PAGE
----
Simply stop thinking dualistically about writing and sit back and observe what happens.
Contrary to usual belief, wanting to write is not good, beneficial, or commendable. Wanting to write does not hold a positive or negative impact on others or on oneself. Furthermore, writing everyday with terrific discipline, is neither positive nor negative, and finishing or publishing a text is also neither a positive or negative experience.
Much energy is expended in trying to coerce ourselves or others to write because we perceive the W word as an accomplishment. We grasp the goal of writing.
It is often presumed that wanting to write is a positive quality in a person. We tend to think that it’s good when students, for instance, want to write their assignments or, seemingly better still, want to write on their own, independent of any homework. We say, “good, this student likes writing,” if we are a teacher or their parent. It’s considered good when we ourselves feel willing to complete a piece of writing within a deadline. It’s perceived as positive when others embark upon a project of any genre.
We tend to admire or envy that willingness to write in another person as though that willingness all by itself were valiant.
When we praise another person’s writing ability, in general, we are actually chasing after one of two qualities, either self-expression or self-discipline. In the case of self-expression, we operate as though there exists inside each person’s life an experience or emotion that can only be released through writing. For ourselves, we may feel deeply frustrated while trying to release that uniqueness because we believe that writing about our experience is our sole chance. This scenario sets most of us up for the false belief that the ability to self-express is only possible for a few either extremely hard-working or talented individuals. Not us.
It would be cruel if only a select few individuals were capable of the satisfaction of self-expression. This notion is both limiting and false, since all of us born with healthy bodies do possess as a common denominator the ability to use language on an everyday basis.
On an everyday basis, most of us speak and write, and we are all fluent—not jammed—users of words. In some Buddhist traditions, everything and everyone has a Buddha-nature, or the opportunity for enlightenment. Revered Zen monks used to call each other derogatory names such as “old rice bag” to remind themselves that enlightenment is this universal ability, not just something in high-ranking religious officials. Likewise, each of us is completely capable of creating “verbal gold”—phrases, sentences, paragraphs, and whole texts—which make us feel proud and assured.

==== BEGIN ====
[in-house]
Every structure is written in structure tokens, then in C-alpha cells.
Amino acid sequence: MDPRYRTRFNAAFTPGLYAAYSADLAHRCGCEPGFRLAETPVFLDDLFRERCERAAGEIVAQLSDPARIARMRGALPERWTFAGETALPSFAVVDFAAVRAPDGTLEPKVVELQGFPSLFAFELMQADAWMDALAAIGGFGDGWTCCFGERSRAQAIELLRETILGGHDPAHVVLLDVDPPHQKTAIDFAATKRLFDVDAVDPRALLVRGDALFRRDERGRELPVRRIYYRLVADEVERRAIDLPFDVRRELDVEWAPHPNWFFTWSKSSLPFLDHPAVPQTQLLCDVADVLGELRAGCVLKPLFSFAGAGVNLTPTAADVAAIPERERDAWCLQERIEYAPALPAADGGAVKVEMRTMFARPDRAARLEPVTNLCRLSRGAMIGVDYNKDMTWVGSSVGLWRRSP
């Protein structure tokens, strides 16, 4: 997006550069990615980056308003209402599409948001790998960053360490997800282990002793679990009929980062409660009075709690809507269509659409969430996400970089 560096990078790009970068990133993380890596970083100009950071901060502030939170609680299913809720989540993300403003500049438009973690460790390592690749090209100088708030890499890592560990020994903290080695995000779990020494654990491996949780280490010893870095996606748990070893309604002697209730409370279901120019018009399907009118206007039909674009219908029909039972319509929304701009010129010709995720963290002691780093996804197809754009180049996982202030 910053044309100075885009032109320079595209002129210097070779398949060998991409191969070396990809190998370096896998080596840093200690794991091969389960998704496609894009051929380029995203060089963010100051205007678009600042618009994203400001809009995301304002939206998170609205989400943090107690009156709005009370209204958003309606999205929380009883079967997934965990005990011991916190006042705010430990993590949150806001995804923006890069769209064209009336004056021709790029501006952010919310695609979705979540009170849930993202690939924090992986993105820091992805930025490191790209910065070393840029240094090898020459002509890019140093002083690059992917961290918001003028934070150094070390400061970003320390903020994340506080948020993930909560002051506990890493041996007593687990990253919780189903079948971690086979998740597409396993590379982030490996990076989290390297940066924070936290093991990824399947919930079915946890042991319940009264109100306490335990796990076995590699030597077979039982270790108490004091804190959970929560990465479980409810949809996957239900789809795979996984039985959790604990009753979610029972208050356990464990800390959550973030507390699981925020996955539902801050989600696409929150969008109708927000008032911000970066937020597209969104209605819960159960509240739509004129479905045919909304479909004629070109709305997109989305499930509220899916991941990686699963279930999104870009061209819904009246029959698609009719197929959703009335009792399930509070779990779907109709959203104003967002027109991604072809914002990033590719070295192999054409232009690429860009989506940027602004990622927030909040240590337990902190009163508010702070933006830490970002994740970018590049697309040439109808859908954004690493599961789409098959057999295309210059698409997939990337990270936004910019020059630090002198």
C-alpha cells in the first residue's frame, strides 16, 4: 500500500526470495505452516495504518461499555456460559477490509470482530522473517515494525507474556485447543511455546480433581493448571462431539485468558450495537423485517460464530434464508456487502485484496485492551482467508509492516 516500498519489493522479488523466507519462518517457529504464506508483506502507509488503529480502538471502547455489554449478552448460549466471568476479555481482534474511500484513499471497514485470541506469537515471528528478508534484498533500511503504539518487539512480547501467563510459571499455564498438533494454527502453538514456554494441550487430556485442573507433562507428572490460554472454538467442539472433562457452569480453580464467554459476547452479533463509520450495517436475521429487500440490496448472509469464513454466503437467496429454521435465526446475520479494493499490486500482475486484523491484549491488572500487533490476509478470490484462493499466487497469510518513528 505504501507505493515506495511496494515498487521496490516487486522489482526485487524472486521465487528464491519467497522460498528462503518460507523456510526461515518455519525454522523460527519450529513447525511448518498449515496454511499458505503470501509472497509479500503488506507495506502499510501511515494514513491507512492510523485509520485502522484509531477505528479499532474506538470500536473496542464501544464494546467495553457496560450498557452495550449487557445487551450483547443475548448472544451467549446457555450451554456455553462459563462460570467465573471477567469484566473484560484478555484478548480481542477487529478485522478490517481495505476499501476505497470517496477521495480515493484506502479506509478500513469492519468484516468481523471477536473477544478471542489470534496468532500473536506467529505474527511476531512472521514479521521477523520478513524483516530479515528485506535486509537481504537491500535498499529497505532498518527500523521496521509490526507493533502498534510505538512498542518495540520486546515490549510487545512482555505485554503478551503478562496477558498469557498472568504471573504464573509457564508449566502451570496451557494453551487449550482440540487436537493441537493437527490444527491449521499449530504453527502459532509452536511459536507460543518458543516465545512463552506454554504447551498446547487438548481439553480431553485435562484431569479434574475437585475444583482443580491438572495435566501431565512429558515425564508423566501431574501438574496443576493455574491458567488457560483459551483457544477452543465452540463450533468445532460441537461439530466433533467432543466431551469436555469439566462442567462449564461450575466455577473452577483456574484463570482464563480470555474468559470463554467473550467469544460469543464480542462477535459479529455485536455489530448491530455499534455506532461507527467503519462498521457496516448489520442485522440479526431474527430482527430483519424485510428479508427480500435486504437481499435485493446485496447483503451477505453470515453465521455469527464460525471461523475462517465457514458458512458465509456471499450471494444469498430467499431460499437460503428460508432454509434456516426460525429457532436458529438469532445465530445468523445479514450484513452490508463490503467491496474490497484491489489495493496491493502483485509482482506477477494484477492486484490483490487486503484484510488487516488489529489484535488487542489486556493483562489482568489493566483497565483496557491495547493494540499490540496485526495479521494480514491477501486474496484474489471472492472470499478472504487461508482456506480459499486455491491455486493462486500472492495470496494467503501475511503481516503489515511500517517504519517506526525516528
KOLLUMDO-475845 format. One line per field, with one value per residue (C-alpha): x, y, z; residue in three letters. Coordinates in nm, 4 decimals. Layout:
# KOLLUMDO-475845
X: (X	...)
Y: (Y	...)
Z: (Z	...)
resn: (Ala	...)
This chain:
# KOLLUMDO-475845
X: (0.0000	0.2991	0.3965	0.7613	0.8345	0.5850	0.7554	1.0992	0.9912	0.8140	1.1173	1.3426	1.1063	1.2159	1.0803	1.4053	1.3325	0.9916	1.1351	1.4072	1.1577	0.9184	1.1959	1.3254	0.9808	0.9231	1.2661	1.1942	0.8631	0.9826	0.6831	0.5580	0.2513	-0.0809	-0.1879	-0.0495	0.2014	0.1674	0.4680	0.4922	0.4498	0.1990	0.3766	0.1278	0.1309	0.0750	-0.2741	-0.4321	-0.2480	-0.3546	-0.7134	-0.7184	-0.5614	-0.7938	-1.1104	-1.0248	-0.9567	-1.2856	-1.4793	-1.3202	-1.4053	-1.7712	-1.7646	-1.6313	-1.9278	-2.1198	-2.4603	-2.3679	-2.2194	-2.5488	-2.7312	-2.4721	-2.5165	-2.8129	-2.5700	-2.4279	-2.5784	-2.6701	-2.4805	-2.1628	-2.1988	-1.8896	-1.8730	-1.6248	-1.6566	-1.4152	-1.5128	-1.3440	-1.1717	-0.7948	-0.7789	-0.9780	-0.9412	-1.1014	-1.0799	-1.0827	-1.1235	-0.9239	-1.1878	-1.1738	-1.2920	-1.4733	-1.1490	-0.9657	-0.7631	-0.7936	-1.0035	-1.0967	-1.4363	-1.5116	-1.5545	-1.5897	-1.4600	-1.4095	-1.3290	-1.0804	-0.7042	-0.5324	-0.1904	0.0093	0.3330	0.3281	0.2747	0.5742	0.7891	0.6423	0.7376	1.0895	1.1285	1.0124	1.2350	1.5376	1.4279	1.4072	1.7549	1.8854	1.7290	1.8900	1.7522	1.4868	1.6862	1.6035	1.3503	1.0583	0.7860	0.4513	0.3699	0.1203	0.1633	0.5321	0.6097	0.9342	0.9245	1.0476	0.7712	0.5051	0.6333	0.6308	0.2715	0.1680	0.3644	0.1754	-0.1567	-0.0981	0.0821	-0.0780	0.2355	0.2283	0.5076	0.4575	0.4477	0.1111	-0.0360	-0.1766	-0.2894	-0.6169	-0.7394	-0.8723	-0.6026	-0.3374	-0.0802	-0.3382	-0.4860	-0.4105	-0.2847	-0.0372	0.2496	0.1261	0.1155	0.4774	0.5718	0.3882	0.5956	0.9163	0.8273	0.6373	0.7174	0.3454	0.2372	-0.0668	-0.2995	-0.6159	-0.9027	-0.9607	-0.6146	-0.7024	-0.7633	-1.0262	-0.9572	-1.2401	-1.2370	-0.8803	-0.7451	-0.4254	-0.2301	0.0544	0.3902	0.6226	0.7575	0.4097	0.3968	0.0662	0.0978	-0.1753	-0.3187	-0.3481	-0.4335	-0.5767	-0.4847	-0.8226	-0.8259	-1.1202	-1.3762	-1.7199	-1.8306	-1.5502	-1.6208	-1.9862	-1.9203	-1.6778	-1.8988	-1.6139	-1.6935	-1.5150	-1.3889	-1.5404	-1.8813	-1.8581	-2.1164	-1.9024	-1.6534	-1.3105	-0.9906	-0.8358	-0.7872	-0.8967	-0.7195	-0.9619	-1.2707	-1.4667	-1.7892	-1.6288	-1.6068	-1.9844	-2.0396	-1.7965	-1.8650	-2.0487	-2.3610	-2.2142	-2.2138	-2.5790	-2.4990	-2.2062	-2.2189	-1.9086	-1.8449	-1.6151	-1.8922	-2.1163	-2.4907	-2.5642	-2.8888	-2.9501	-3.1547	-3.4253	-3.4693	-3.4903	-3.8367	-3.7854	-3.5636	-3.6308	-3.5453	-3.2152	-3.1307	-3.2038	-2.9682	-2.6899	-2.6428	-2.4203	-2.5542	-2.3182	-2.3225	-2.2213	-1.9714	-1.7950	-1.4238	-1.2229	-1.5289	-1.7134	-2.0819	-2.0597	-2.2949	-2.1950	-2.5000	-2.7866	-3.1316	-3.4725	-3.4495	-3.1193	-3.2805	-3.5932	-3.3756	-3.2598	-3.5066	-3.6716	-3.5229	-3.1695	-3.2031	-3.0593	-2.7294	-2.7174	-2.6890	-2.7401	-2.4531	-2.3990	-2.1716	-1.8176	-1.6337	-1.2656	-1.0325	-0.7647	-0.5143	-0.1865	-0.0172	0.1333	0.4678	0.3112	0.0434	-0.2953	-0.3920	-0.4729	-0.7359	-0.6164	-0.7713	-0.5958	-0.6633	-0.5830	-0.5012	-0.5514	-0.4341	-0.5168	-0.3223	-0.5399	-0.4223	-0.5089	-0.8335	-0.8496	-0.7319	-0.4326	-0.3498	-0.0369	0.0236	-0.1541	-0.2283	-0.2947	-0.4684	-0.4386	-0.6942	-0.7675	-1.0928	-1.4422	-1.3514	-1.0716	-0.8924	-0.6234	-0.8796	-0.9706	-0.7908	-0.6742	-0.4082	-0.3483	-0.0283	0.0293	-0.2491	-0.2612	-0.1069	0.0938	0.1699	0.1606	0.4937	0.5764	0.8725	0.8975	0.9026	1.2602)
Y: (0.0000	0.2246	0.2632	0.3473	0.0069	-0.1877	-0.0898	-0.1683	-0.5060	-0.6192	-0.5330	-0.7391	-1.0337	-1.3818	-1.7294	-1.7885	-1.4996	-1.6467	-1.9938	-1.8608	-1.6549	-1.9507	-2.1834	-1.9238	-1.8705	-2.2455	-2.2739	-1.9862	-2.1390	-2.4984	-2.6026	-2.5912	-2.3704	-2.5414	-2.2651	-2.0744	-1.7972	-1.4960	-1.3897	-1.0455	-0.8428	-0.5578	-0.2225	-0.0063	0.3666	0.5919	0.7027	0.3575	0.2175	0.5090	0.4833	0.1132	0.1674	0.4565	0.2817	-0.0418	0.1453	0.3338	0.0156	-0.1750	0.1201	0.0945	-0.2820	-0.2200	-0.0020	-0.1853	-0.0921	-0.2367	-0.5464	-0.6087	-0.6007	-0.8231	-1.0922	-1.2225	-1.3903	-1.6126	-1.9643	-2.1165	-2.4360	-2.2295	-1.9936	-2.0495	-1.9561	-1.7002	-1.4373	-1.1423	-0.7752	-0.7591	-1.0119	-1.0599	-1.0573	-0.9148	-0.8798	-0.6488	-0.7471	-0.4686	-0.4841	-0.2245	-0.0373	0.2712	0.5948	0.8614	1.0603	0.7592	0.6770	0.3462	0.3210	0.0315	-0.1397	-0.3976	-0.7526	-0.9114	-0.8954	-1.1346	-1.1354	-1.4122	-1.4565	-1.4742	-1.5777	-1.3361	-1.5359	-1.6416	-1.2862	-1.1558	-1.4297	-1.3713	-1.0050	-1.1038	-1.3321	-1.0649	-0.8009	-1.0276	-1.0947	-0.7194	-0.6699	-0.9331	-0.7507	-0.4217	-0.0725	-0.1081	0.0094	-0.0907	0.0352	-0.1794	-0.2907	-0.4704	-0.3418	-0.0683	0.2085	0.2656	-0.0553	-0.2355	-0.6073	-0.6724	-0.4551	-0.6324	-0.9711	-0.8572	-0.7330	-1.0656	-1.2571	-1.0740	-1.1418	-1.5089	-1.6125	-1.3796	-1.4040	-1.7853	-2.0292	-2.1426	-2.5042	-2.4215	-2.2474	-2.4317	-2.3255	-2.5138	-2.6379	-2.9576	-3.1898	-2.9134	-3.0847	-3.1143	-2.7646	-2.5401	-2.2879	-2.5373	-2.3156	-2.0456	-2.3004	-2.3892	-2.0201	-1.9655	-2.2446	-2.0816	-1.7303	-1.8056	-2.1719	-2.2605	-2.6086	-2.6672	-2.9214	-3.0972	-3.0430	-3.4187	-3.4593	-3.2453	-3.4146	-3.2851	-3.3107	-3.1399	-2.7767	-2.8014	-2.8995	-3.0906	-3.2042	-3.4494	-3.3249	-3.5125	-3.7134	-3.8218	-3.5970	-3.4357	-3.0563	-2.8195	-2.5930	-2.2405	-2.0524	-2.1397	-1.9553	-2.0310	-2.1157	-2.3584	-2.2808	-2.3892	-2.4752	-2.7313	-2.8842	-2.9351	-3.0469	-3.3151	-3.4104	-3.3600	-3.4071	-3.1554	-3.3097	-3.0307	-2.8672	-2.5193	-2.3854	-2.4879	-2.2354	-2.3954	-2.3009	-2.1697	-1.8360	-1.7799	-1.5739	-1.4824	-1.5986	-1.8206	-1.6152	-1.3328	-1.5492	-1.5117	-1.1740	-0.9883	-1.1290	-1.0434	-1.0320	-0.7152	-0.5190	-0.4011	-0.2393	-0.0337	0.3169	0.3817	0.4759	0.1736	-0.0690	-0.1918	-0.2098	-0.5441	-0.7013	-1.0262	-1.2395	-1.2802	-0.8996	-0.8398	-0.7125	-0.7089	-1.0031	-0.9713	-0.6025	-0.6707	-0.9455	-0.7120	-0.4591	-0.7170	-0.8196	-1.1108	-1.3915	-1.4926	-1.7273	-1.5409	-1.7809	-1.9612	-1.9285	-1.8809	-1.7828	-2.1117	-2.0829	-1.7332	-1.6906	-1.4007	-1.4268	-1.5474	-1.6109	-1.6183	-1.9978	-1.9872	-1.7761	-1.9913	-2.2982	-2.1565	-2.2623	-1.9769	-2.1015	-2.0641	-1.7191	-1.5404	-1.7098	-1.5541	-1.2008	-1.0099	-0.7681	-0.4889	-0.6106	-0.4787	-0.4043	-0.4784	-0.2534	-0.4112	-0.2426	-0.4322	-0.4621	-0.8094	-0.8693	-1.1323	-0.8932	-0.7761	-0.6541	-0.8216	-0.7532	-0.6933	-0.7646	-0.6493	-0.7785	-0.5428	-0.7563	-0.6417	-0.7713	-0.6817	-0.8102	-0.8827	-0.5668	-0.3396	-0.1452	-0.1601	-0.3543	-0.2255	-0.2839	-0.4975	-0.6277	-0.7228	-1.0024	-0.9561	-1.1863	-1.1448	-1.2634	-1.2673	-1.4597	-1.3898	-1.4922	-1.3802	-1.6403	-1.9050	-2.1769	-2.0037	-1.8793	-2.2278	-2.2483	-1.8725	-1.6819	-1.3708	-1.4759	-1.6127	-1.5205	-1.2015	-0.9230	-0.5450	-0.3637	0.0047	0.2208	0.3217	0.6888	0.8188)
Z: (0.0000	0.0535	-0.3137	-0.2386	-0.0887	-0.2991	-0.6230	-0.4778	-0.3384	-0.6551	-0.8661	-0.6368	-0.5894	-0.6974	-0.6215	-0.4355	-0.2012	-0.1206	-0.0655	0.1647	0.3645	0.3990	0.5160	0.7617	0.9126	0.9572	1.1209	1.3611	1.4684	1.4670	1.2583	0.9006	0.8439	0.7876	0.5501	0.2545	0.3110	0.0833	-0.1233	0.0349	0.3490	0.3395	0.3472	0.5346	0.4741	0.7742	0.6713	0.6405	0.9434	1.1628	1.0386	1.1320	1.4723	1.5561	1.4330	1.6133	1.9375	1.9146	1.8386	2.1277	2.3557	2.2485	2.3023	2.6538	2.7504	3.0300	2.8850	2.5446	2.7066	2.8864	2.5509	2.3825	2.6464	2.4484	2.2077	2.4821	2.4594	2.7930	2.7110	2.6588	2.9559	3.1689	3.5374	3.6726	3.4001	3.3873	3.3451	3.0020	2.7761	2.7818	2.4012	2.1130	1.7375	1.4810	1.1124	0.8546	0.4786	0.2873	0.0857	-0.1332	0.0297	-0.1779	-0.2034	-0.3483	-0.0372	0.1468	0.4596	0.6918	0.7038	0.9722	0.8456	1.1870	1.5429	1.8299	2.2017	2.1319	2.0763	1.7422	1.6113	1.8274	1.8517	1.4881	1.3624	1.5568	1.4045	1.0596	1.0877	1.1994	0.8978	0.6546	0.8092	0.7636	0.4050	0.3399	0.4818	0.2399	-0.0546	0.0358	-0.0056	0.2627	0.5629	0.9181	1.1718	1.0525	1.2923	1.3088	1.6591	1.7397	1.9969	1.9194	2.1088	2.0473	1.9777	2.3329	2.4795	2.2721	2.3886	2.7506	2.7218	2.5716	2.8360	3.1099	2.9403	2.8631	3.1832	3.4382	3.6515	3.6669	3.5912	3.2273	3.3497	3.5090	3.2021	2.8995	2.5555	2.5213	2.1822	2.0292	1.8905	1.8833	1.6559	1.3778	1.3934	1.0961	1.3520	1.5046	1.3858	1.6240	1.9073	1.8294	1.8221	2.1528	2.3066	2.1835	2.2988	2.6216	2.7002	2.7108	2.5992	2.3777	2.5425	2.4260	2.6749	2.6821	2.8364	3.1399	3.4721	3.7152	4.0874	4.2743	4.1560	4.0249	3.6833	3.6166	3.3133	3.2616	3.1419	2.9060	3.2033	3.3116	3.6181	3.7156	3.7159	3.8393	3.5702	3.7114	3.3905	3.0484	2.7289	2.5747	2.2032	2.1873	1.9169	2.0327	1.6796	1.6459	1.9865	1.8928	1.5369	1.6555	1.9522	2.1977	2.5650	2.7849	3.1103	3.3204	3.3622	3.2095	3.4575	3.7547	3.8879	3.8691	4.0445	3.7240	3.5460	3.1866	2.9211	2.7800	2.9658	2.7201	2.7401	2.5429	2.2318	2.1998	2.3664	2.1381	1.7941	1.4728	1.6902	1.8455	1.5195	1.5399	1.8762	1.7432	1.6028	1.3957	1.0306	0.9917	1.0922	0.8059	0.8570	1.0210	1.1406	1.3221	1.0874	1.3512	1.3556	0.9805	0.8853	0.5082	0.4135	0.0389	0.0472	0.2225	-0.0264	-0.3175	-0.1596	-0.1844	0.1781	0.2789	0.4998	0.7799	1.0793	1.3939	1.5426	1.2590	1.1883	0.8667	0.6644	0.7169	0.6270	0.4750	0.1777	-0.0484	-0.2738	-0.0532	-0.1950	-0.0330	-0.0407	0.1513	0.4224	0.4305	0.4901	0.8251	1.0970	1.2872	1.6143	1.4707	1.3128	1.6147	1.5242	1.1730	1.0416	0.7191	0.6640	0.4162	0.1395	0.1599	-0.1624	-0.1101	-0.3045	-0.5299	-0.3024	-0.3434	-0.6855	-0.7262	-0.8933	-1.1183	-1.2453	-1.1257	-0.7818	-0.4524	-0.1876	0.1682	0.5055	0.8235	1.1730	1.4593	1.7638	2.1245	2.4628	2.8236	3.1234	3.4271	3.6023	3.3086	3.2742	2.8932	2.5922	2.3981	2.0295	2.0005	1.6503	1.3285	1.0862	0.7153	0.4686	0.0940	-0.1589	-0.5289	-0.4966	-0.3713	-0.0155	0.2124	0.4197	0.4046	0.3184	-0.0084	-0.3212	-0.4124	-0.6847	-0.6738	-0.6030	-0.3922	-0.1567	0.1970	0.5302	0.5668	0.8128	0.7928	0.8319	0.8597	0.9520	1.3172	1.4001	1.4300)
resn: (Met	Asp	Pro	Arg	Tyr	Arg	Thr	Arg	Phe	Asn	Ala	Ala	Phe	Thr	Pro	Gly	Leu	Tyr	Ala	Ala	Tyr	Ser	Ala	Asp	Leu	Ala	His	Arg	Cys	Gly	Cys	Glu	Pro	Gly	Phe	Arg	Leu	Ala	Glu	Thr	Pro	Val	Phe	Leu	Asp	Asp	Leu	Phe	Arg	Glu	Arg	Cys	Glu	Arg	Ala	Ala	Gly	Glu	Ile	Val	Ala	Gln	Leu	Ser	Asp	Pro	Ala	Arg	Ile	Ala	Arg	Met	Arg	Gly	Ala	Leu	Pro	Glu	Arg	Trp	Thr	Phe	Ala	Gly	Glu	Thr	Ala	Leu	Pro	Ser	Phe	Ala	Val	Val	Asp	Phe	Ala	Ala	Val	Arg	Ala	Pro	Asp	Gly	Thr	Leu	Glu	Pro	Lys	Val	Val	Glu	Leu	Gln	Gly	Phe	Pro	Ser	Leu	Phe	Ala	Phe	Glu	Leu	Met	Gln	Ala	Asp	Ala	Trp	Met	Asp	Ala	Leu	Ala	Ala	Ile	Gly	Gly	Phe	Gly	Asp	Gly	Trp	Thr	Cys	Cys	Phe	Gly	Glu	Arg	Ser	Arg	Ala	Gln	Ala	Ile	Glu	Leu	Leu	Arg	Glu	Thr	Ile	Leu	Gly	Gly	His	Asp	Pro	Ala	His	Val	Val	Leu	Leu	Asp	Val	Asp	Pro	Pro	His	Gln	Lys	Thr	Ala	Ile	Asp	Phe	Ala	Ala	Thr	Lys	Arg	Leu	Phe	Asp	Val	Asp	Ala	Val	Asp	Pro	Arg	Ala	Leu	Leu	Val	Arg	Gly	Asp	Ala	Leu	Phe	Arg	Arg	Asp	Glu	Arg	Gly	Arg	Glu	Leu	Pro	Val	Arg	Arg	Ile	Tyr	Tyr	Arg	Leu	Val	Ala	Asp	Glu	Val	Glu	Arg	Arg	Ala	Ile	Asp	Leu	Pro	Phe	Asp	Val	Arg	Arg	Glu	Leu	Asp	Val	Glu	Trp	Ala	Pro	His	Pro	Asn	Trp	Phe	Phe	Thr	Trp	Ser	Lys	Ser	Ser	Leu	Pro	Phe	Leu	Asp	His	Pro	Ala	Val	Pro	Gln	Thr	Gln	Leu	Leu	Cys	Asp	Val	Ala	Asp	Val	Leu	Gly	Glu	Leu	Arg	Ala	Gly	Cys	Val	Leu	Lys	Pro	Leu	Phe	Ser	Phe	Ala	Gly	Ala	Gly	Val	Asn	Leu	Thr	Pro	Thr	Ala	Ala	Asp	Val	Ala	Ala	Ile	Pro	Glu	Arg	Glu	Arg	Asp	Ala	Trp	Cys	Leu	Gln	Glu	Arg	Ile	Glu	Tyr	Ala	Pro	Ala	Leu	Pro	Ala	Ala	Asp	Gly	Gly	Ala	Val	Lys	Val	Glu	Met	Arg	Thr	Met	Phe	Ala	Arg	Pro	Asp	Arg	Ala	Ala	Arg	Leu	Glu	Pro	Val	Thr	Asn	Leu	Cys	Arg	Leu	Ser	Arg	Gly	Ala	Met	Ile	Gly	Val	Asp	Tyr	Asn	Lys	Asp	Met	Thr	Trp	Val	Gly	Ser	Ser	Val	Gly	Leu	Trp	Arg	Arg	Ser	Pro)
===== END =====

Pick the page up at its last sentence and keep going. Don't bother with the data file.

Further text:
When we praise the self-discipline of a successful writer, we are causing as much harm to ourselves as creative spirits as when praising self-expression. To admire discipline in the abstract is to remove writing from the present moment and—by extension—to further eliminate any chance that one will be writing at any time soon.
You may have encountered a stranger at a dinner party who says, “Oh, I have tons of great ideas for books I could write, but I just lack the self-discipline.” Individuals who admire self-discipline in another are less likely to be really driven by a desire to write than the person who admires self-expression. These I-wish individuals are likely hoping that discipline could be grafted onto other areas of their lives, such as dieting or paying off debt
When writing is liberated from our systems of judgment and the binary thought pattern of good/bad, we are also liberated. We are free to either write or not write, thereby opening ourselves to the countless possibilities for human activity.
It’s okay to clean that floor instead of writing. It’s okay to go play with your son and then do the work you’ve brought home from the office. Writing is just one activity of hundreds.
Poet William Stafford said that lowering one’s standards will help a writer do the text. Take that advice a step in a new direction and cut back on your notion that even trying to write is a good attempt. Lower your standards that far. What’s funny is how achieving this non-dualistic thinking often allows people to start writing and keep at a project.
Simply stop the dualistic thinking about writing, and sit back and observe what happens. See that these binary categories about writing are absolutely meaningless. Not only are they meaningless, but in the end they will prevent you from writing as often as you want.
You need to trust that it ultimately does not matter whether you finish that novel, memoir, poetry collection, volume of literary theory, historical documentary [insert your genre here] because writing is neither positive nor negative. If you feel anxious at the idea in the previous sentence, inwardly you still cling to the dualistic notion that writing is a positive occurrence and that not writing is a negative occurrence in your life.
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